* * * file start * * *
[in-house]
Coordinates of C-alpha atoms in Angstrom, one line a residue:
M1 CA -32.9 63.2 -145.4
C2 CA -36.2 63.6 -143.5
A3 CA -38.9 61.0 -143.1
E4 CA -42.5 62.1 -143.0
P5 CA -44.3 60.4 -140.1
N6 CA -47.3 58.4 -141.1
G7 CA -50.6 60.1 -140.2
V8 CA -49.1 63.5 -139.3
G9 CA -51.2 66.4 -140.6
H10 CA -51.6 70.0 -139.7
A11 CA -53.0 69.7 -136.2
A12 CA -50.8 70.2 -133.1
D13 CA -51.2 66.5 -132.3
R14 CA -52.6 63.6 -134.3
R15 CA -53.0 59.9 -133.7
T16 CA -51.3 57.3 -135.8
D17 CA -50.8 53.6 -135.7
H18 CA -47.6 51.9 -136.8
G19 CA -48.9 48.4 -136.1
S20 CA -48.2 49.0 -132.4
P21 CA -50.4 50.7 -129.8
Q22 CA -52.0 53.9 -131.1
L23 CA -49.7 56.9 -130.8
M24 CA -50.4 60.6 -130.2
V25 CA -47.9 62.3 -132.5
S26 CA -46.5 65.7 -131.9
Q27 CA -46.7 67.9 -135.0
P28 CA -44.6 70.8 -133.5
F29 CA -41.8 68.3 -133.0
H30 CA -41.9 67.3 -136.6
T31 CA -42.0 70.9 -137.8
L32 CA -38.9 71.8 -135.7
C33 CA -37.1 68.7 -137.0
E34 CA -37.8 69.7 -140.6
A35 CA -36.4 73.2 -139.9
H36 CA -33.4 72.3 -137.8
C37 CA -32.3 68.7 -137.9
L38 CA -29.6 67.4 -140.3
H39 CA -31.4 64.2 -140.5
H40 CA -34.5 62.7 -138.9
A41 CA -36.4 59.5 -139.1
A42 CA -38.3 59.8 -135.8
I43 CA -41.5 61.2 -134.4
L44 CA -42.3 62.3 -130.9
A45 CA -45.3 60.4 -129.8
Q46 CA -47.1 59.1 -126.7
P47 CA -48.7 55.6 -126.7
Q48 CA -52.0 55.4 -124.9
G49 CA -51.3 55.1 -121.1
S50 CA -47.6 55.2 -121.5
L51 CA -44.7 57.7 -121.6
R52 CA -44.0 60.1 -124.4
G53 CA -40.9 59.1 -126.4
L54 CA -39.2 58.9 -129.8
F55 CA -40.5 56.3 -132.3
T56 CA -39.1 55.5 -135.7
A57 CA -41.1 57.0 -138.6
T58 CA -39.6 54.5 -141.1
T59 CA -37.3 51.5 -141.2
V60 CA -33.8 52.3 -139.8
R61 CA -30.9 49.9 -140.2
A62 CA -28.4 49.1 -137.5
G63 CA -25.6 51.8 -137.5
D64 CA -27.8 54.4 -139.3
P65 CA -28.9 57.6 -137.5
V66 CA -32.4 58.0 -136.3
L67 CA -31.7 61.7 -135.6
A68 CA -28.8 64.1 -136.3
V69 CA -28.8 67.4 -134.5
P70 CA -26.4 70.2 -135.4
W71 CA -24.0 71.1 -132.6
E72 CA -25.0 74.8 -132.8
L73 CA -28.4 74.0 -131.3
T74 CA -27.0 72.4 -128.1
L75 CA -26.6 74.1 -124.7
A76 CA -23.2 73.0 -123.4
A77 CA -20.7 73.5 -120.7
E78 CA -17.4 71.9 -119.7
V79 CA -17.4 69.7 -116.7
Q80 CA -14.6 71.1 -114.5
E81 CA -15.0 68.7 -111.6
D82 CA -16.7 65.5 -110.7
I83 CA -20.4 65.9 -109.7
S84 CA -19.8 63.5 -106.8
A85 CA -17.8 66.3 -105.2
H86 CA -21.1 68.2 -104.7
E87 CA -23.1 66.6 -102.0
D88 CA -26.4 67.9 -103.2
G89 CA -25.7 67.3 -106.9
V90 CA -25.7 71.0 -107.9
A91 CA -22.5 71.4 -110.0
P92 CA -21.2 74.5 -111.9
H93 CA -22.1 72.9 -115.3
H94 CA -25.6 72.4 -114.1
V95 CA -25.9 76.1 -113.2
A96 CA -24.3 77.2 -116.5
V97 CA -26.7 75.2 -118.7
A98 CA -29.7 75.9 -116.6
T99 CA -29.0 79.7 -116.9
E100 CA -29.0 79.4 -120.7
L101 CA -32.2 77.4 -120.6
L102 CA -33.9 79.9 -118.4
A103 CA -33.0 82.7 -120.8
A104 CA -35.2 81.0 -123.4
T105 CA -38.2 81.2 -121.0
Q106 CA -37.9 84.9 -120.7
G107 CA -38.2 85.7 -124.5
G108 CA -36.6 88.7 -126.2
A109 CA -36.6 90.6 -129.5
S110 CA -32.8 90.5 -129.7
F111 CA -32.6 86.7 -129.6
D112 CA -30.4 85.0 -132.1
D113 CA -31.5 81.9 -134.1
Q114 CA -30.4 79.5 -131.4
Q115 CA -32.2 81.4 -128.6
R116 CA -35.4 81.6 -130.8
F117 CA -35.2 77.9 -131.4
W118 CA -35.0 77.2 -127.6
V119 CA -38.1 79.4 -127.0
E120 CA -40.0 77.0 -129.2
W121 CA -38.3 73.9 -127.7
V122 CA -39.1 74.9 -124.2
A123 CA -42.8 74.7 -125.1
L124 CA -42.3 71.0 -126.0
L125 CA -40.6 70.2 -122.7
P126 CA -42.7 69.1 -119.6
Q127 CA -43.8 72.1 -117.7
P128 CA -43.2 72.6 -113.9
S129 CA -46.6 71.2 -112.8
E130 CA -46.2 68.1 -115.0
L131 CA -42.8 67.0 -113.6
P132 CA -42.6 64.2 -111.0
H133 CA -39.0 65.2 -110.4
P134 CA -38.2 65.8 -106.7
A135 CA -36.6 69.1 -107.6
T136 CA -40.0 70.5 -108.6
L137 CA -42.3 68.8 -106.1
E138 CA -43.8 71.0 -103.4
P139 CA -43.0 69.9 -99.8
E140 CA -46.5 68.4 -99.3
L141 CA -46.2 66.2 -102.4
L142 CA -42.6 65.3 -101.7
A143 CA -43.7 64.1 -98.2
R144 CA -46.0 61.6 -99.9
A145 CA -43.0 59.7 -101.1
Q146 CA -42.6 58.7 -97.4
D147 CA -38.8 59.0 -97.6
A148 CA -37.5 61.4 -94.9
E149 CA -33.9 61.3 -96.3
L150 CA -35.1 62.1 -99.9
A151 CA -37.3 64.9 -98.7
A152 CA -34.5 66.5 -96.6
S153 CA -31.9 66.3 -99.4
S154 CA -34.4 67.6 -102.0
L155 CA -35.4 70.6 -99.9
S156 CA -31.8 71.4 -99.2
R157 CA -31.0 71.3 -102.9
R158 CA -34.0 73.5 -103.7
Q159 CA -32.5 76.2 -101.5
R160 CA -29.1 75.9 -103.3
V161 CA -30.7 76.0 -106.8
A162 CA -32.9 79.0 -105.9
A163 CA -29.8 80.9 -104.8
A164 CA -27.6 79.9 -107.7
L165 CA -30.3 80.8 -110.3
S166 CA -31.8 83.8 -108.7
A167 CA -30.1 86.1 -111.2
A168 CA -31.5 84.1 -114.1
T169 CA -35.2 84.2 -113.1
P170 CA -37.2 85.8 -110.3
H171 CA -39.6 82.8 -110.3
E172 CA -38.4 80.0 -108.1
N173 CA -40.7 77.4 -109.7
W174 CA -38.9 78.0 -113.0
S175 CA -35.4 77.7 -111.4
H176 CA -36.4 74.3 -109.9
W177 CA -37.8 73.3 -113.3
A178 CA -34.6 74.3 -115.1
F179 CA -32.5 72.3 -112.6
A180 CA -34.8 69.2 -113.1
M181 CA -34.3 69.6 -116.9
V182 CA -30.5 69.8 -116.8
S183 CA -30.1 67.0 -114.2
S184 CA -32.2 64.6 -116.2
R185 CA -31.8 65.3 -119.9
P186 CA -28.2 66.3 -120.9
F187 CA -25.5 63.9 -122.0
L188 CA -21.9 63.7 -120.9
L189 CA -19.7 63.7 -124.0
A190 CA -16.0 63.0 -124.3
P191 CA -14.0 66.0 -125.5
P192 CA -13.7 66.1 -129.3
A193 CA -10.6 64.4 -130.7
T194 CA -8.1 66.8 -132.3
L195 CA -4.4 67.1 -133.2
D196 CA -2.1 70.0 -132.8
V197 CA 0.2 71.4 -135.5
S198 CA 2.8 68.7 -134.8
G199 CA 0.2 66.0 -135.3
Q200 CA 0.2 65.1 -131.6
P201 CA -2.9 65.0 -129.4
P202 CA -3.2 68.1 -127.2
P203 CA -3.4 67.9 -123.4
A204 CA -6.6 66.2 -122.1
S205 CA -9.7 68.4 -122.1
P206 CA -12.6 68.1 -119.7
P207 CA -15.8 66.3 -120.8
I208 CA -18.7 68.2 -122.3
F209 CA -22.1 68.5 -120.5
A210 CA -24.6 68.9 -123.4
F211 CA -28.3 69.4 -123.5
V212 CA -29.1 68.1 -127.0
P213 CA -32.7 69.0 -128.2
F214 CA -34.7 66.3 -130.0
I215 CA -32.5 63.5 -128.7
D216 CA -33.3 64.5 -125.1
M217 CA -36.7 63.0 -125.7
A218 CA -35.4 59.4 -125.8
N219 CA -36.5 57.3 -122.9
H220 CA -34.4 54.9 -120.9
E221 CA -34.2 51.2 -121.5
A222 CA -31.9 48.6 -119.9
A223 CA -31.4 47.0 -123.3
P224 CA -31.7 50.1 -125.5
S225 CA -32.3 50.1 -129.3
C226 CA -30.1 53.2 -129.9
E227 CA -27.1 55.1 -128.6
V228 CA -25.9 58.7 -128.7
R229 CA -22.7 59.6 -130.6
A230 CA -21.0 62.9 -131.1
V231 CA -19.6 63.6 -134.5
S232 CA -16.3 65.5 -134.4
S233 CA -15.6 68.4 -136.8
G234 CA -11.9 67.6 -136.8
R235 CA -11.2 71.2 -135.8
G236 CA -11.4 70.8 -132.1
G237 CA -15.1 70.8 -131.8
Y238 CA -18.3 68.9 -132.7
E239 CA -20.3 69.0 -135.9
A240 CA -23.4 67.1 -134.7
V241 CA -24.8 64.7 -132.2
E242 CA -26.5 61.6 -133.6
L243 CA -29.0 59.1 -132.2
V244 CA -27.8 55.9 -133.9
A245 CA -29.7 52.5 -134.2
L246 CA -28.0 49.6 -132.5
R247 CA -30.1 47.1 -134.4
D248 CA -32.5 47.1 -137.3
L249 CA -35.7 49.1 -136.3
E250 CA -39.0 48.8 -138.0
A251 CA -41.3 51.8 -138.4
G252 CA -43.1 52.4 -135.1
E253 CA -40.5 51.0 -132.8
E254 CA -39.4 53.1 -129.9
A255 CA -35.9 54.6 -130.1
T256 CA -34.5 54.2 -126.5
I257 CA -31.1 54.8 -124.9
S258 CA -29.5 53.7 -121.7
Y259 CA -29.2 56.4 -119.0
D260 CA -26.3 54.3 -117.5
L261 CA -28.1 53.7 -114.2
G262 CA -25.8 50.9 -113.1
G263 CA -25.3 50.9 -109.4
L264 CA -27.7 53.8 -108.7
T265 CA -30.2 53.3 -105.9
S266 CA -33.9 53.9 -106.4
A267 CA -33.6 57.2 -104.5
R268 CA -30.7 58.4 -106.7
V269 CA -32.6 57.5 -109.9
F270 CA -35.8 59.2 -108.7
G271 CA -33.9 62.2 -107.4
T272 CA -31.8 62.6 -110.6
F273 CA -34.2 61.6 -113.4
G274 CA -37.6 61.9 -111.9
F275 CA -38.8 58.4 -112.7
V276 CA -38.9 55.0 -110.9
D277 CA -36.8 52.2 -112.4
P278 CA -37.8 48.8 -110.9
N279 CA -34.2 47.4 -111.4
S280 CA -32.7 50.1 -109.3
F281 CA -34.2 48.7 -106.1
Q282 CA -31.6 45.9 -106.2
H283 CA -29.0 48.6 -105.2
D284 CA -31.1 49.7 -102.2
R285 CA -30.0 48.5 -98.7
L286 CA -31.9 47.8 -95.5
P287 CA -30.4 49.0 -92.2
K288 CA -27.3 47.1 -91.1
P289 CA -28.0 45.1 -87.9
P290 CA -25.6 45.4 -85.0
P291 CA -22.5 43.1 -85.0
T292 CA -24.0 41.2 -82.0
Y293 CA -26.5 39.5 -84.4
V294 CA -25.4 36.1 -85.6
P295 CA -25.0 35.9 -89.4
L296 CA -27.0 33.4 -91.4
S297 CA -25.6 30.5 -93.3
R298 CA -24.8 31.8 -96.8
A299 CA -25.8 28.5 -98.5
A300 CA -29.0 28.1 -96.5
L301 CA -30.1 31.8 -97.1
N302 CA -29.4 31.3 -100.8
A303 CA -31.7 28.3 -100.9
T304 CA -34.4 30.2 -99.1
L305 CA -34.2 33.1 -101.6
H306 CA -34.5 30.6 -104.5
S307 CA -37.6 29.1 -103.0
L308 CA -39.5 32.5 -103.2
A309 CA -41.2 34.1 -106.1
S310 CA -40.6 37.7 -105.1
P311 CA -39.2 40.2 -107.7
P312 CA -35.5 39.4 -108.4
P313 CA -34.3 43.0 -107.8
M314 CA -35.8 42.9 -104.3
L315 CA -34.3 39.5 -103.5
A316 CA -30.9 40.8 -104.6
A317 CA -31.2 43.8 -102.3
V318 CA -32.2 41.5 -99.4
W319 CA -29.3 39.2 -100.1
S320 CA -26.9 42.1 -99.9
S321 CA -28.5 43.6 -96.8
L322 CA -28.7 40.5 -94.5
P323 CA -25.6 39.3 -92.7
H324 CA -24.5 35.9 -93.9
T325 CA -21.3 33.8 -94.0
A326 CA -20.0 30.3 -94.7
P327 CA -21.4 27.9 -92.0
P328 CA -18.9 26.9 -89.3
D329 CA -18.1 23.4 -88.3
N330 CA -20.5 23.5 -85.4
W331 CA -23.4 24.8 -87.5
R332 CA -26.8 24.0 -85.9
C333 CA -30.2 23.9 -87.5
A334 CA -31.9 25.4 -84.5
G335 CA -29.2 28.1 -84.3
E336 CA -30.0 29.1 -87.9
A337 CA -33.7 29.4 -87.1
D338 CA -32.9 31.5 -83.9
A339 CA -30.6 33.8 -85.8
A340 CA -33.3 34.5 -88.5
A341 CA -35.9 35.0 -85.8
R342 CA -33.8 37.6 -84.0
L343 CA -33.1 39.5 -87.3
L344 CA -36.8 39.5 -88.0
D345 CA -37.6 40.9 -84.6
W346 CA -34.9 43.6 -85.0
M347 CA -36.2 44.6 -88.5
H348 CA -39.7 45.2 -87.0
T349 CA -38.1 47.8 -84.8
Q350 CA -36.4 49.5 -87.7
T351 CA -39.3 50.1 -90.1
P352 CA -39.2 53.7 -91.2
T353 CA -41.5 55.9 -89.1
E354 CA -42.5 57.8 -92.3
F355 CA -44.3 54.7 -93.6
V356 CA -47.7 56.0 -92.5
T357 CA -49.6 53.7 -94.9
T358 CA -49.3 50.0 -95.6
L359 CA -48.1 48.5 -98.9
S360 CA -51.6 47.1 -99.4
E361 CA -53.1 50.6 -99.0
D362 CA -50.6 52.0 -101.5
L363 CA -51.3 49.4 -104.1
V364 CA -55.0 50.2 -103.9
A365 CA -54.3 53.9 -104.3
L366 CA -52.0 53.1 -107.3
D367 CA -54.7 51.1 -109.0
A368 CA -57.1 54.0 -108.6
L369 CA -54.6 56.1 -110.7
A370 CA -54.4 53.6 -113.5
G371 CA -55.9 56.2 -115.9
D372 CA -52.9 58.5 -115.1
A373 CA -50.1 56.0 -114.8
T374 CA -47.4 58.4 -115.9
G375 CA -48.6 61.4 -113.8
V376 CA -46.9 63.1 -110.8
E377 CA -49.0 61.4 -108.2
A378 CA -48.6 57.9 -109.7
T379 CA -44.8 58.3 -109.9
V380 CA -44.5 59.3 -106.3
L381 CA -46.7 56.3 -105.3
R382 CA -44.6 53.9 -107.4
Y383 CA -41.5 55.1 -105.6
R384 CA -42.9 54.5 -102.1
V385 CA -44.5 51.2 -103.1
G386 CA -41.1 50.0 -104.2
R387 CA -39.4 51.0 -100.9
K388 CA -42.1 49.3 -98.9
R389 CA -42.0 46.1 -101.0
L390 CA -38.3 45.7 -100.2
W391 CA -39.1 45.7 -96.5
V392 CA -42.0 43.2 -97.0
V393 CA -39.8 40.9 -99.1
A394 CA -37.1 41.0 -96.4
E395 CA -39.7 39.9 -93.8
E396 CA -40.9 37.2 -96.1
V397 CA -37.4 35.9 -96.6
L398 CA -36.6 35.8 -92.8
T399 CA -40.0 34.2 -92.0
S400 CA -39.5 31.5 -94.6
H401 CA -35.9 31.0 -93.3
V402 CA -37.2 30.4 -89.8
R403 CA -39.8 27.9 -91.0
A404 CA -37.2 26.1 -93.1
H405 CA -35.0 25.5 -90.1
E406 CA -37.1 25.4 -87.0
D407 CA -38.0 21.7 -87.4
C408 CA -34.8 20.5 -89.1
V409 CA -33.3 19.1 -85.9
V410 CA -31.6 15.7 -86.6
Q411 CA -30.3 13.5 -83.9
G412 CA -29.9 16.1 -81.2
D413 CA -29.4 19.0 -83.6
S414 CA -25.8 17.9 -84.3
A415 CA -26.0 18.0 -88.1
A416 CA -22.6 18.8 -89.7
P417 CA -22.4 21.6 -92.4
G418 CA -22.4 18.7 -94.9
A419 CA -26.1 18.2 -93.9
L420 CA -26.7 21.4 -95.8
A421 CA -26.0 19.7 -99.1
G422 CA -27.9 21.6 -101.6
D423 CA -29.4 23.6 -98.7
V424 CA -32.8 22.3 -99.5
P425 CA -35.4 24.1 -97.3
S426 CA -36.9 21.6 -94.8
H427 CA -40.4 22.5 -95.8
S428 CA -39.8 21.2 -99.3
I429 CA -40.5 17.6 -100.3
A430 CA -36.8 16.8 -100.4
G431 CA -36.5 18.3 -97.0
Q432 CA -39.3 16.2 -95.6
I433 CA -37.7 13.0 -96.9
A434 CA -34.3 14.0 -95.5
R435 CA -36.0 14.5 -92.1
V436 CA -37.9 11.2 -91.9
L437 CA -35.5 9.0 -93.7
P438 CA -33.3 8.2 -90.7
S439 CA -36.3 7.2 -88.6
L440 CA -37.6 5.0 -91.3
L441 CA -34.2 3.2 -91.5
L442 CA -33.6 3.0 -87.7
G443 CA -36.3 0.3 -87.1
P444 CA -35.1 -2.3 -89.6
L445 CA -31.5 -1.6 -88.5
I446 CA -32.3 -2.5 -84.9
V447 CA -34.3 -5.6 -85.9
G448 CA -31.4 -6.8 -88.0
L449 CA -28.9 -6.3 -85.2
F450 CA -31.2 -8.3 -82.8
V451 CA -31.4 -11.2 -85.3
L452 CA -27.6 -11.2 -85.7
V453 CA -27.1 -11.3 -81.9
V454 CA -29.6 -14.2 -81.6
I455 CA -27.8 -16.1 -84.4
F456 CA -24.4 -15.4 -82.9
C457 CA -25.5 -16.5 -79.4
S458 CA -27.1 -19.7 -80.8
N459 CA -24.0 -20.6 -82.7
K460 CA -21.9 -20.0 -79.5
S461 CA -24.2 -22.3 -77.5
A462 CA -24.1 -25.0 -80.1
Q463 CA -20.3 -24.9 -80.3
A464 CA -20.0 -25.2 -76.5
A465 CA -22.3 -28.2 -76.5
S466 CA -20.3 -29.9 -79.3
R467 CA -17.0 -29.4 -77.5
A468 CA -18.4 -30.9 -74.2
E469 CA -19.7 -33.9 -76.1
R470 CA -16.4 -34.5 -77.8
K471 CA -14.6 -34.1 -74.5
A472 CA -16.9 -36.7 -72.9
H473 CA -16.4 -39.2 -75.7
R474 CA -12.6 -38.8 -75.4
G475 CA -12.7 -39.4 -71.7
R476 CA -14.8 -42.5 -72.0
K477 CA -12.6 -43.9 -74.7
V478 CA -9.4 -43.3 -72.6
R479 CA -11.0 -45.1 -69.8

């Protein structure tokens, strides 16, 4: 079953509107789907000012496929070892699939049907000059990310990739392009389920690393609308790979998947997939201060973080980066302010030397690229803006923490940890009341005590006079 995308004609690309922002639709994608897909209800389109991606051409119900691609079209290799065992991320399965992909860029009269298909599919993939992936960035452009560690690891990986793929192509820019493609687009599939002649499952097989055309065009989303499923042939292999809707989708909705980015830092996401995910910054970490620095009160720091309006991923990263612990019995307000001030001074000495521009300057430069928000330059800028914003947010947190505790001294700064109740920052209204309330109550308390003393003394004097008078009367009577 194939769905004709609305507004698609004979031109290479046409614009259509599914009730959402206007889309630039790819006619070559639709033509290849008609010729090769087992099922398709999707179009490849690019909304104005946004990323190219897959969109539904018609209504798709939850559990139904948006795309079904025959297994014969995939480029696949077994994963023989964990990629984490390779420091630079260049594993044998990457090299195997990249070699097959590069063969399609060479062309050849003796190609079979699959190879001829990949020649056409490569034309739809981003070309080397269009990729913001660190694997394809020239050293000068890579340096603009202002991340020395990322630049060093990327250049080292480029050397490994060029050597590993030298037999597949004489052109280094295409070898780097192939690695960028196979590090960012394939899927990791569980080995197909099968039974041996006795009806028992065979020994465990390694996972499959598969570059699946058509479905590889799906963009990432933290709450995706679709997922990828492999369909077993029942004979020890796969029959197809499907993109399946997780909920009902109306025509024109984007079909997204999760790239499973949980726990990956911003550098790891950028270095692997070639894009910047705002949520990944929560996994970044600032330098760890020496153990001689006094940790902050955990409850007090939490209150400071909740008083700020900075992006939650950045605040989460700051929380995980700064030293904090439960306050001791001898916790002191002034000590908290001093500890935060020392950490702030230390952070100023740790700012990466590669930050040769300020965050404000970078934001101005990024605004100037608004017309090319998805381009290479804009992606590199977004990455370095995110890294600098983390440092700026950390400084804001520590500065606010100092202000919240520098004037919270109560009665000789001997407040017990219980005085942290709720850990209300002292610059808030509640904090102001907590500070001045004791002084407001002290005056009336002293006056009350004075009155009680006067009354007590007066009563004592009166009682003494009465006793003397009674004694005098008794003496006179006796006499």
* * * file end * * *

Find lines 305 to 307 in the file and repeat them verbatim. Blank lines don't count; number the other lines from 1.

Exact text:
A303 CA -31.7 28.3 -100.9
T304 CA -34.4 30.2 -99.1
L305 CA -34.2 33.1 -101.6